THE health trust that runs the Countess of Chester Hospital made £1.39 million by making patients and their families pay for parking on its sites last year.
Latest statistics reveal the figure is slightly down year-on-year, with £1.4 million collected in 2015/16. In 2013/14 the trust made £1.34 million from parking charges.
It has also emerged that parking fines netted the organisation £5,679 in 2016/17 and £3,126 in 2015/16.
Nationally, many trusts have come under fire for making more money than ever out of parking charges.
Hospitals in England collected more than £120 million last year, which is an increase of five per cent year-on-year.
Critics say sick people and their relatives should not have to bear the burden of cuts to the health service.
But many trusts have defended the charges, saying the money was put back into patient care or maintaining car parks.
No one at the Countess of Chester Hospital NHS Foundation Trust has yet been available for comment although its figures are far from the highest.
The Heart of England NHS Foundation Trust, which covers Birmingham and the West Midlands, made the most out of parking with £4.8 million collected in 2016/17.
Closer to home, Manchester University NHS Foundation Trust made £3.3 million last year while Aintree University Hospital NHS Foundation Trust in Liverpool netted £2.7 million.
Hospital car parking fees were abolished in Scotland and Wales in 2008, although a small number still charge as they are signed up to private contracts to manage their parking facilities.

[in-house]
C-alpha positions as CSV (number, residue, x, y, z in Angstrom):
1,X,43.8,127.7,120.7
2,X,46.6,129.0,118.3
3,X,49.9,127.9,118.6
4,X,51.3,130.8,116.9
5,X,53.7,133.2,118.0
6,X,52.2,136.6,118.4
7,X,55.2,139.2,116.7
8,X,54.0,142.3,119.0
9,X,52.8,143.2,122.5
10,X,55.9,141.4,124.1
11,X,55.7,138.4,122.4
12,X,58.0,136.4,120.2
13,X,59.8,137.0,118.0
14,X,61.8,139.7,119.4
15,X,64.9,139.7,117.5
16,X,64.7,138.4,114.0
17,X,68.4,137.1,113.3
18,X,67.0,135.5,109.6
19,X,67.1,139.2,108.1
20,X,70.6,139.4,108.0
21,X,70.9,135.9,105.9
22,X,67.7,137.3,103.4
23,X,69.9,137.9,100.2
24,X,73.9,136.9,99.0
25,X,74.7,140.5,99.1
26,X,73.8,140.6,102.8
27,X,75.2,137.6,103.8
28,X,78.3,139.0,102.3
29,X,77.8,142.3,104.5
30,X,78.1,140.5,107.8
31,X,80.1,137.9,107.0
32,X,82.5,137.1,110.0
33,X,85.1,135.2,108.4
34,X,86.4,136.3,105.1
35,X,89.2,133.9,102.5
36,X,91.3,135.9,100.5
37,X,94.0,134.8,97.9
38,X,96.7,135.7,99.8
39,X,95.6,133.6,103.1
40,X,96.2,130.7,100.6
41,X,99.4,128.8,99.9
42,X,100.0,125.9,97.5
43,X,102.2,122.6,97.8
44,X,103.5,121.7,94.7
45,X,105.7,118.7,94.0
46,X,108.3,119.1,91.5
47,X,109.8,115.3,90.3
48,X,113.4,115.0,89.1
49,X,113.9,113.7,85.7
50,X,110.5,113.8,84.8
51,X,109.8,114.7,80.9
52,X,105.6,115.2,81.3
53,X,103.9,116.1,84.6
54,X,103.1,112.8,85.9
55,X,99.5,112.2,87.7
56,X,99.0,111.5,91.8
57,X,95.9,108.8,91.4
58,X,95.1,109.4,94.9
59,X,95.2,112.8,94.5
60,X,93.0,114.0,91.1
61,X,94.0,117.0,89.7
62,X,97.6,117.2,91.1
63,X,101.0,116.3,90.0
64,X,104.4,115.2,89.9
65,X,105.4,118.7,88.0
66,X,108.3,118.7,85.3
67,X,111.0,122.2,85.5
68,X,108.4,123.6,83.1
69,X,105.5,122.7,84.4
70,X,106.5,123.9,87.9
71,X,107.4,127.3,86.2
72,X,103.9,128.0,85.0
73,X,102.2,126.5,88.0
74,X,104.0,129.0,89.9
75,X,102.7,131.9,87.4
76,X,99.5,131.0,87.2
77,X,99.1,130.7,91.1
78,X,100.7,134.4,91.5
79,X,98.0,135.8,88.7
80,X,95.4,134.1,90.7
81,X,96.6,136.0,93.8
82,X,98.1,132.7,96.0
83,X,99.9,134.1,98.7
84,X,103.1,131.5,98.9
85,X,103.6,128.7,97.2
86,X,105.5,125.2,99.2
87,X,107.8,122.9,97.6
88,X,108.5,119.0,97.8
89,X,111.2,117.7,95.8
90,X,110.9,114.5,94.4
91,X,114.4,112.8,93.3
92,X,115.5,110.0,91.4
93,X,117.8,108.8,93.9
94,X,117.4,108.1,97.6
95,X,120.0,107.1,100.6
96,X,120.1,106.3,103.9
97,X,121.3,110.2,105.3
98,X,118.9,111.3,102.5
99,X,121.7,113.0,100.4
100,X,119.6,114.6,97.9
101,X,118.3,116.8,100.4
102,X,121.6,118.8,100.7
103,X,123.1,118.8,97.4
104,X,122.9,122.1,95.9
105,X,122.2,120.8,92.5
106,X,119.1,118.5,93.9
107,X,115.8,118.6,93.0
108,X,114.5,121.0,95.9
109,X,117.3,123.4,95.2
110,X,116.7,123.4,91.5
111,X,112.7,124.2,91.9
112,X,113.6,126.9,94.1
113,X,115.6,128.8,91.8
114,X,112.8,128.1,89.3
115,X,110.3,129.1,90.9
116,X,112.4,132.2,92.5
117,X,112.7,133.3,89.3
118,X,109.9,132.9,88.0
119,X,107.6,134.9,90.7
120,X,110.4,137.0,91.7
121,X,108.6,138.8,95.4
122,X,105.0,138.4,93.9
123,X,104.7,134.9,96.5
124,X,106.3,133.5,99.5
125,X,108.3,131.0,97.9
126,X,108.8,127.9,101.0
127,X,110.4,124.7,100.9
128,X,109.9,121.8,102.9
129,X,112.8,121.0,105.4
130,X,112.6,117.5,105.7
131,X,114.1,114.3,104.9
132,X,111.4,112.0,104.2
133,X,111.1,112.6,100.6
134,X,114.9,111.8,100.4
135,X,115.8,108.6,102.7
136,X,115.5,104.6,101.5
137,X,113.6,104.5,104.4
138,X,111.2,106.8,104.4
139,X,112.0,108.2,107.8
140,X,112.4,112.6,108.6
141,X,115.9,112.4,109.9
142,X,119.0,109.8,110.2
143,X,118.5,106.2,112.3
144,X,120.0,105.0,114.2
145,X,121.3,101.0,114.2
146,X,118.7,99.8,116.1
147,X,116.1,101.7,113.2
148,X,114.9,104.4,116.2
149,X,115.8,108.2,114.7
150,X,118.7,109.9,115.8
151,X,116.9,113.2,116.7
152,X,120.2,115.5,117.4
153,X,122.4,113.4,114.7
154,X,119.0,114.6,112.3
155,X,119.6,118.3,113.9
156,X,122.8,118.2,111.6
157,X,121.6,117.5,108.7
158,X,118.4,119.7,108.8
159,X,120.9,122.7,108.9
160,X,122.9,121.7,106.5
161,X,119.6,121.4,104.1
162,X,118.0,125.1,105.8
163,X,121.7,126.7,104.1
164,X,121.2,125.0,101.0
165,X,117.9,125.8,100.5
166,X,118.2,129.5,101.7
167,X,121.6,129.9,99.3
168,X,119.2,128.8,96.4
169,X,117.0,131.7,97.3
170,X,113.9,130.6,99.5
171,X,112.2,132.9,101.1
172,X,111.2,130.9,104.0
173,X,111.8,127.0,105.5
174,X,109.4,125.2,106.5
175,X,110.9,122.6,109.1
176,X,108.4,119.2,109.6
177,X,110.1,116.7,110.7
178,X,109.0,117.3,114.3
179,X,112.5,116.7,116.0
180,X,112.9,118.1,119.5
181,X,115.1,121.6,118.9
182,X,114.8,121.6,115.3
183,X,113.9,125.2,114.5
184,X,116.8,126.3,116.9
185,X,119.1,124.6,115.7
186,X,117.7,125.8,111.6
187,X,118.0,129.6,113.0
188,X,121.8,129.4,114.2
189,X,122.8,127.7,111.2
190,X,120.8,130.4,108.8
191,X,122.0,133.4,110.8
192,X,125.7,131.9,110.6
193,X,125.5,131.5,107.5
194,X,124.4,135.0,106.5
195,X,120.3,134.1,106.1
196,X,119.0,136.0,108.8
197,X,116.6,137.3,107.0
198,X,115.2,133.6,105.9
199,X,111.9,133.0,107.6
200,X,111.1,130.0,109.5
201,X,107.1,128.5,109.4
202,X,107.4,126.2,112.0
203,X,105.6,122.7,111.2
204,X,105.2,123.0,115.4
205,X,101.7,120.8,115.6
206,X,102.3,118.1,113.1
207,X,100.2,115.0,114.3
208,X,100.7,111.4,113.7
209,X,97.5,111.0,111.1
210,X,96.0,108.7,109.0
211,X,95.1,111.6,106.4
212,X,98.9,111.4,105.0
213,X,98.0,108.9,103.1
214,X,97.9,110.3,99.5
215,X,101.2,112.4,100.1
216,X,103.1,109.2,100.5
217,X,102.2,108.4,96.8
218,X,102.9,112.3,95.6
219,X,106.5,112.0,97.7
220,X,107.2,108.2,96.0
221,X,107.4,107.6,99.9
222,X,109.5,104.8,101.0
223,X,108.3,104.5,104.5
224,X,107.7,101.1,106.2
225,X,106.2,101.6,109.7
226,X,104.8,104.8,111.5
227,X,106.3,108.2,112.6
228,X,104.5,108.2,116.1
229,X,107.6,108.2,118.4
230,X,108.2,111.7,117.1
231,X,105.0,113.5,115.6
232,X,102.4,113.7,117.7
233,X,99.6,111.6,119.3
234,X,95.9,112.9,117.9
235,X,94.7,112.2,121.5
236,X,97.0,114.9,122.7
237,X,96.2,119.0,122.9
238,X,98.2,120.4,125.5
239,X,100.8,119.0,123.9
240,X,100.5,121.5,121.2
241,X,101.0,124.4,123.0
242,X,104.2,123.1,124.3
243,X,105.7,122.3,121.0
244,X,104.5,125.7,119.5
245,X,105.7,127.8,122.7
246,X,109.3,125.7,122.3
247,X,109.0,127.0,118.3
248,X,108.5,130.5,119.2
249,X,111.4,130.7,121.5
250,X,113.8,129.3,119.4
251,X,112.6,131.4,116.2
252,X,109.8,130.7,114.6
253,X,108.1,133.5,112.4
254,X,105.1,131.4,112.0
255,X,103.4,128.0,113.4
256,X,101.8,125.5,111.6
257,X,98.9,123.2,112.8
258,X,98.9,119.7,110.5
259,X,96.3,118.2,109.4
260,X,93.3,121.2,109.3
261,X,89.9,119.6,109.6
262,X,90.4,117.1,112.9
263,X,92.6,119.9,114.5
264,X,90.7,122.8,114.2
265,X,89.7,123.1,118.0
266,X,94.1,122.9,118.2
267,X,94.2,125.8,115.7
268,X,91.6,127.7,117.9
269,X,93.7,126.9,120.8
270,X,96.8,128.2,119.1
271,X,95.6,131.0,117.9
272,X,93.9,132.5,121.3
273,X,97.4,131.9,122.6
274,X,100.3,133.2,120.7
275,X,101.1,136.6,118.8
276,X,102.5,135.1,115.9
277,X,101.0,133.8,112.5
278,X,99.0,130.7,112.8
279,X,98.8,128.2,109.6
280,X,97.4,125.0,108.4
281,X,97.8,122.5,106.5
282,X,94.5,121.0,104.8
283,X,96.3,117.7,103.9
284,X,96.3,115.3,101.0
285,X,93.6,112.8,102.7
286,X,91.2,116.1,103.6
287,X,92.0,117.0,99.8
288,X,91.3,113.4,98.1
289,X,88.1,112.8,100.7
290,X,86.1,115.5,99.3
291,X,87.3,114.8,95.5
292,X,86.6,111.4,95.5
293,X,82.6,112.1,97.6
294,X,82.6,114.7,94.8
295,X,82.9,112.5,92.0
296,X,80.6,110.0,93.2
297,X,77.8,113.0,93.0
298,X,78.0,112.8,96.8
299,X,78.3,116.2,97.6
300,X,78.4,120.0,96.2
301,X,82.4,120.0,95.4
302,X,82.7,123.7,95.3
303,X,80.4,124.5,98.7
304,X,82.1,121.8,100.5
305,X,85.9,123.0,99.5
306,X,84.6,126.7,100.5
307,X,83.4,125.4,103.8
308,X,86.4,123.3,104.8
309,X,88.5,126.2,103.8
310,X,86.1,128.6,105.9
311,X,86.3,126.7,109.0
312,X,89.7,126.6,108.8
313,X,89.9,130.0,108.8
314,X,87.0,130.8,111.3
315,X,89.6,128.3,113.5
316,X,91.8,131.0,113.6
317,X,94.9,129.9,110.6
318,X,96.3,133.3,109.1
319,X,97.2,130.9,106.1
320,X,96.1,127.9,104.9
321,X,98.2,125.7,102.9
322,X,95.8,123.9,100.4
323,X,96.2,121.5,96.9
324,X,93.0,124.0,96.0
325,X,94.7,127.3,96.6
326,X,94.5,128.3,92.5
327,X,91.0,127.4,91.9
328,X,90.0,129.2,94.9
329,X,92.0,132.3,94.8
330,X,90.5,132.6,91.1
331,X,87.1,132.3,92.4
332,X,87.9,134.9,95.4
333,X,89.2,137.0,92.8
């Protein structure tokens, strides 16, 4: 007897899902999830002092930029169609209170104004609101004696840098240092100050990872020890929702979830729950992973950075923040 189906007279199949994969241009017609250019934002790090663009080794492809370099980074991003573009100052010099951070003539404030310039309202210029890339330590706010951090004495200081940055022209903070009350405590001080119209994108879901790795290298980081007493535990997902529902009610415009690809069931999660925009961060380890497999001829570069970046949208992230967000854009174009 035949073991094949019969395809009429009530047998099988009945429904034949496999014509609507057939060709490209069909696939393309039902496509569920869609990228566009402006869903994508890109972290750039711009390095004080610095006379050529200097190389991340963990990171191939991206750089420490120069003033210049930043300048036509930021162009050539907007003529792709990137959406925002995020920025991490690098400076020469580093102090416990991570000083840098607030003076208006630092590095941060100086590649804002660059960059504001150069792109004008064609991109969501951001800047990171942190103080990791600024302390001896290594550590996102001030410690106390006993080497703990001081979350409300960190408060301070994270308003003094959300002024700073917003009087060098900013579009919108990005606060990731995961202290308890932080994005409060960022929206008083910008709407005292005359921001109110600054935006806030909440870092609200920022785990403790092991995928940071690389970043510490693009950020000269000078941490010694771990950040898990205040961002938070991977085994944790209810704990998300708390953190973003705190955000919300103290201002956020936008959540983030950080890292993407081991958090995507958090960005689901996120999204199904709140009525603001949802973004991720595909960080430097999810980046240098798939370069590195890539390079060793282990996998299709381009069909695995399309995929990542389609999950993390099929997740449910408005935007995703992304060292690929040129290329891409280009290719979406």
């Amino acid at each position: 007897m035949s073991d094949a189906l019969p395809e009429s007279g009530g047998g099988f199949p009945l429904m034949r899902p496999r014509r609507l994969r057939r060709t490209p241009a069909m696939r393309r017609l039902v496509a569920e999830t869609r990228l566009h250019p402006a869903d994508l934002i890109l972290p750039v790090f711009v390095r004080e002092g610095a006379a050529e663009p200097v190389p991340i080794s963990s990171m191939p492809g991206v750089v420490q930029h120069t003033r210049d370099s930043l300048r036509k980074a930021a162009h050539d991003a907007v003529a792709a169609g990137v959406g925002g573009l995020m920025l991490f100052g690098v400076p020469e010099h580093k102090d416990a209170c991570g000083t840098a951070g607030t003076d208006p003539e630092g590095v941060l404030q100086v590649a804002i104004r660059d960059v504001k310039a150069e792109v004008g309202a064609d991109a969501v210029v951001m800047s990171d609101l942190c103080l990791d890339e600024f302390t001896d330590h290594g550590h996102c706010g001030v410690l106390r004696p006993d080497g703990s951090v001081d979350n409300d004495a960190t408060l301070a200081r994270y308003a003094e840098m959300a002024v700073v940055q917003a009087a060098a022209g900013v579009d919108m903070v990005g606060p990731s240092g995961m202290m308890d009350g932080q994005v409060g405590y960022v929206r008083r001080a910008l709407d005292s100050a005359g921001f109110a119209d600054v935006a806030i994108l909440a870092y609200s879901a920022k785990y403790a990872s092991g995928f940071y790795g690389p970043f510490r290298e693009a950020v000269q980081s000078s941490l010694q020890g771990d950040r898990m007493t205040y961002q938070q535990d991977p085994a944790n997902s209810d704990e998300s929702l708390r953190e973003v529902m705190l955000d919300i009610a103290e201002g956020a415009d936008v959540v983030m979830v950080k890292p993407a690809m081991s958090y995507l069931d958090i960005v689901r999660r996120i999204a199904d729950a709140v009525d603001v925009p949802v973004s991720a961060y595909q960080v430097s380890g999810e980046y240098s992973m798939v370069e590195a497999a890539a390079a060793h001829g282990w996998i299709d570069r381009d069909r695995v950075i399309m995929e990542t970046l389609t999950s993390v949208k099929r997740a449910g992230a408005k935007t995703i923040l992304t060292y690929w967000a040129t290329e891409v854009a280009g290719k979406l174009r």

Katherine Murphy, chief executive of the Patients Association, said the latest statistics showed the “shocking reality” faced by patients.
“This is not what car parking charges should be used for,” she said. “The NHS is clearly underfunded, but the onus on meeting the funding crisis should most certainly not be shouldered by the sick, injured and vulnerable.”
A spokesman for the Department of Health said it expected hospitals to follow guidelines and put concessions in place for those who need the most help - including disabled people, carers and staff who work shifts.
She added: “Patients and families shouldn't have to deal with the added stress of unfair parking charges.”
But Labour's shadow community health minister Julie Cooper said the government needed to take action.
“Raising car parking charges has a knock-on effect on patients, carers and family members who have no choice but to pay," she said.
“The current situation is wholly unfair and will only cause more stress for patients, families and carers.
“The government urgently needs to address this situation and take steps to cap the amount hospitals can charge for car parking fees.”
The Countess of Chester's trust trust runs the 600-bed district hospital on Liverpool Road in the city as well as the 64-bed intermediate care service at Ellesmere Port Hospital.
It has almost 4,000 staff and provides a range of medical services to more than 445,000 patients per year. The trust needs around £210 million each year to run its sites.
Budget cuts from central government have meant chiefs have had to make almost £10.6 million in savings in 2016/17 in order to meet their financial plan and deliver a deficit of £3.6 million by the end of the year.